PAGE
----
Sky One, the flagship channel of the UK broadcaster – and the oldest running non-terrestrial channel in the UK – is being closed down in September, almost 30 years after it started airing.
The channel is set to be replaced by two new channels, though, marking something of a "reset" for the broadcaster's programming. Sky One will be replaced by Sky Max and Sky Showcase, each with their own individual content lineups.
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Sky Showcase is continuing in Sky One's 106 channel, tying together choice programming from across other Sky-run channels (Sky Crime, Sky Documentaries, Sky Nature, and the like).
Sky Max, meanwhile, is said to be a home for "blockbuster entertainment", and will have an on demand component for watching big-name programming and original series at your leisure – with a healthy comedy component such as Never Mind The Buzzcocks and The Russell Howard Hour.
A Sky News article states that "From September those looking for the very best of Sky will find it at the top of their programme guide on Sky Showcase, while Sky Max will become the new home of blockbuster entertainment joining the host of genre-led channels launched in the past year – so whether you're in the mood for true crime, a documentary or just a laugh there's always a channel to suit."
We're also told that "Sky Comedy will also get a content refresh, with Sky Original comedies from Sky One, such as Code 404 and Hitmen Reloaded, moving over to the channel."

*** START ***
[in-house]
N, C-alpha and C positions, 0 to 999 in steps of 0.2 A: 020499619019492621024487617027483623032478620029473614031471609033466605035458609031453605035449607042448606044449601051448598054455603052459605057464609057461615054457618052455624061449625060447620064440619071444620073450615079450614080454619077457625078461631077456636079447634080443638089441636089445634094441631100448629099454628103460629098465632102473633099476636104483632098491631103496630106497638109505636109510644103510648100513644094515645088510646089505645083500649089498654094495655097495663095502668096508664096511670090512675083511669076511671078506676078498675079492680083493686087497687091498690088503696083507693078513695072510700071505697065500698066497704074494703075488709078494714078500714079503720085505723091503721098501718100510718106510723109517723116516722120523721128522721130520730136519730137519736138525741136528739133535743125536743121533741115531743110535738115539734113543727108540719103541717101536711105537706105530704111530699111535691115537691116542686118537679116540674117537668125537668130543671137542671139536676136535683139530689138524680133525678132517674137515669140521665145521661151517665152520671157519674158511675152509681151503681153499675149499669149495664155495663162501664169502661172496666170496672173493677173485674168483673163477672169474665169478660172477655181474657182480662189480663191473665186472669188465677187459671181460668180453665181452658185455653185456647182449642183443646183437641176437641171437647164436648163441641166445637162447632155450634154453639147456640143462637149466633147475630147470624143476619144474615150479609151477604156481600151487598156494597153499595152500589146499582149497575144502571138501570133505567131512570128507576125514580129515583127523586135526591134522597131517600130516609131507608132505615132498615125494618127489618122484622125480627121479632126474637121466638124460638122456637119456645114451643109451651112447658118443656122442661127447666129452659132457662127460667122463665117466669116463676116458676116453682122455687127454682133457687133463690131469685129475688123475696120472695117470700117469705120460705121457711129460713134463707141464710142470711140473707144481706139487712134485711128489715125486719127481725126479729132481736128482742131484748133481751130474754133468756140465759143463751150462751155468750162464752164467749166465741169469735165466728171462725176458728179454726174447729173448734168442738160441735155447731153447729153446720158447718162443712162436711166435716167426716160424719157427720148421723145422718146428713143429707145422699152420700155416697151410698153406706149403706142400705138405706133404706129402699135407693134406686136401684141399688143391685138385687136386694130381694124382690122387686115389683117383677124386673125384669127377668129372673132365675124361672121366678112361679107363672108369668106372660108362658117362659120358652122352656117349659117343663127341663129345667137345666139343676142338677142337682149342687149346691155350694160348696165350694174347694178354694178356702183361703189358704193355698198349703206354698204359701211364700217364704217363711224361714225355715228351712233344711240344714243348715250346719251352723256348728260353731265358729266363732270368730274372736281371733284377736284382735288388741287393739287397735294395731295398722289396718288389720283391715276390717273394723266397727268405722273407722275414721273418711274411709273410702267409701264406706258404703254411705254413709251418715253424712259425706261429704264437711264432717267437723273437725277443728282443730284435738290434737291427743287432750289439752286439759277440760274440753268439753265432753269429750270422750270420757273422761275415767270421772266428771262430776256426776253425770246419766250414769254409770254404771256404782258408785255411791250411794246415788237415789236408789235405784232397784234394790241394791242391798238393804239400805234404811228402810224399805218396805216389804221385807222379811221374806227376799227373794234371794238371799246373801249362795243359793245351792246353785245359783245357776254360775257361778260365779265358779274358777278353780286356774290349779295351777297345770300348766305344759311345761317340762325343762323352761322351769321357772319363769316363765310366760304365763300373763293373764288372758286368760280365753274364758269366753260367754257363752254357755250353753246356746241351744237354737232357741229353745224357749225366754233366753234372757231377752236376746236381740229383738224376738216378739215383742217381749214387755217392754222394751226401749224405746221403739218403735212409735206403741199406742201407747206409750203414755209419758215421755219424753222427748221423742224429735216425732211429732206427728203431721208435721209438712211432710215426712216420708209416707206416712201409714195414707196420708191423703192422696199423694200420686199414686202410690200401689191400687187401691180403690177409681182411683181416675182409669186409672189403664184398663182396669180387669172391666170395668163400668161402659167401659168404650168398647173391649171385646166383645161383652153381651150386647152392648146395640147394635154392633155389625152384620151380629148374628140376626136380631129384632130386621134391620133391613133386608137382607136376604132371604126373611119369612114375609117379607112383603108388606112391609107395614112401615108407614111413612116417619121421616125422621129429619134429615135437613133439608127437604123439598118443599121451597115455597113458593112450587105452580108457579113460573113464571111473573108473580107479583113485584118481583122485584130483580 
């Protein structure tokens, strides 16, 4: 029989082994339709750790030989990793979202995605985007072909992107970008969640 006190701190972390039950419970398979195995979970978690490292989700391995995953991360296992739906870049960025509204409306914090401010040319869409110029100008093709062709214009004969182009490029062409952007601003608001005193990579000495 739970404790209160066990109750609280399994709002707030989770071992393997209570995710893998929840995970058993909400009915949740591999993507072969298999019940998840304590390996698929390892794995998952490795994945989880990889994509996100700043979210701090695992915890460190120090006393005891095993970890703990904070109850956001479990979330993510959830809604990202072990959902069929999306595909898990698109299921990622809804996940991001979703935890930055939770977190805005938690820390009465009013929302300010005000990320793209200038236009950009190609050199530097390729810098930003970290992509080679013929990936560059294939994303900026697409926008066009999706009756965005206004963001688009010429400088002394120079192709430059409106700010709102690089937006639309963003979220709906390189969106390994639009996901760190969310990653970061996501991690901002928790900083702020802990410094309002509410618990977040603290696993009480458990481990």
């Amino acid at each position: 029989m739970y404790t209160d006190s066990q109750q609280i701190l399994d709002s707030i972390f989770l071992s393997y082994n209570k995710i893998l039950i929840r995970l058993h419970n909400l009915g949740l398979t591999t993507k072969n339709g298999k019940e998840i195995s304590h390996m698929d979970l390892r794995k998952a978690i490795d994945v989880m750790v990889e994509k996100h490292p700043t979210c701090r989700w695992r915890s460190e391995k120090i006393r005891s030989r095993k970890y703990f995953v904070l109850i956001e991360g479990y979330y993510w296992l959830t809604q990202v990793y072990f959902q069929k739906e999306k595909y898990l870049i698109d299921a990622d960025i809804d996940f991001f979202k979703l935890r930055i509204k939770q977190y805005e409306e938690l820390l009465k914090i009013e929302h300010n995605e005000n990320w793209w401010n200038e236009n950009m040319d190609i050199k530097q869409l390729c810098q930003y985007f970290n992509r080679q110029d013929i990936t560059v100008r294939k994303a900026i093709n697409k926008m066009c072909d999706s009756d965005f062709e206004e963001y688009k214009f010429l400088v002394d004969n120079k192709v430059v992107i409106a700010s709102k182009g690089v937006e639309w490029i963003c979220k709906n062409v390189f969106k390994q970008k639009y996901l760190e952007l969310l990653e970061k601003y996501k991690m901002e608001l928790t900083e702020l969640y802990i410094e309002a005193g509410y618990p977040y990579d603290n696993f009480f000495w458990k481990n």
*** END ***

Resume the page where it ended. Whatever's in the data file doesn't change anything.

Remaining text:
Speaking to Variety, Sky’s director of program strategy (Jamie Morris) said that it's "a time for a reset", and that the company was motivated by wanting to "make our portfolio offering as clear as possible to customers."
Analysis: A way for Sky to highlight its entire programming slate?
We wouldn't be worried about the loss of Sky's flagship channel – the broadcaster has no need to cast aside popular programming, and flagship shows and series will be continuing in some form across remaining or new channels.
Sky Showcase is the most intriguing option, however, with content drawn from across other Sky channels (Sky Nature, Sky Arts, Sky Crime, etc). So if you like a little of everything, this might be the best way to get a varied content diet without having to flick through channels or make sure you're signed up for the most extensive Sky TV packages.
However, sticking to this channel may mean you're jumping between entirely different genres every hour or so – and it's hard to tell how much of a jumble it is until Sky releases a detailed programming guide.
A Sky spokesperson says that "if you're not sure what to watch Sky Showcase will curate some of the highlights from our line-up so you can find something new to watch."
The news comes amidst reports of Sky broadband outages in various parts of the UK, but with the issue seemingly now resolved, there's little reason not to be excited for the changes ahead.
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